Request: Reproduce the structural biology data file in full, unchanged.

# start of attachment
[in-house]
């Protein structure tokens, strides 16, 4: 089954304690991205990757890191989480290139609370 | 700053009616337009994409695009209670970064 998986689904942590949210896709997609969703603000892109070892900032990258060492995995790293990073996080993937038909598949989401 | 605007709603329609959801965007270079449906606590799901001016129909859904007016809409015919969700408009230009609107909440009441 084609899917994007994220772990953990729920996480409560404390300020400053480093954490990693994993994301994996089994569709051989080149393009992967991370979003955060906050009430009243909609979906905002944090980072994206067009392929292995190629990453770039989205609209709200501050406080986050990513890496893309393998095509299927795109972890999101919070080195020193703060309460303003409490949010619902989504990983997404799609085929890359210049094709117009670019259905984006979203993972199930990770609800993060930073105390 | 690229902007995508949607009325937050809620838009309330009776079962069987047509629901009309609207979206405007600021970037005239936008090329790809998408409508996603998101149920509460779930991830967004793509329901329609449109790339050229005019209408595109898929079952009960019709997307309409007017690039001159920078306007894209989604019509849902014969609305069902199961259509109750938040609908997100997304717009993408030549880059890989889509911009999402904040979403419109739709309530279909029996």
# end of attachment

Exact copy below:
[in-house]
């Protein structure tokens, strides 16, 4: 089954304690991205990757890191989480290139609370 | 700053009616337009994409695009209670970064 998986689904942590949210896709997609969703603000892109070892900032990258060492995995790293990073996080993937038909598949989401 | 605007709603329609959801965007270079449906606590799901001016129909859904007016809409015919969700408009230009609107909440009441 084609899917994007994220772990953990729920996480409560404390300020400053480093954490990693994993994301994996089994569709051989080149393009992967991370979003955060906050009430009243909609979906905002944090980072994206067009392929292995190629990453770039989205609209709200501050406080986050990513890496893309393998095509299927795109972890999101919070080195020193703060309460303003409490949010619902989504990983997404799609085929890359210049094709117009670019259905984006979203993972199930990770609800993060930073105390 | 690229902007995508949607009325937050809620838009309330009776079962069987047509629901009309609207979206405007600021970037005239936008090329790809998408409508996603998101149920509460779930991830967004793509329901329609449109790339050229005019209408595109898929079952009960019709997307309409007017690039001159920078306007894209989604019509849902014969609305069902199961259509109750938040609908997100997304717009993408030549880059890989889509911009999402904040979403419109739709309530279909029996």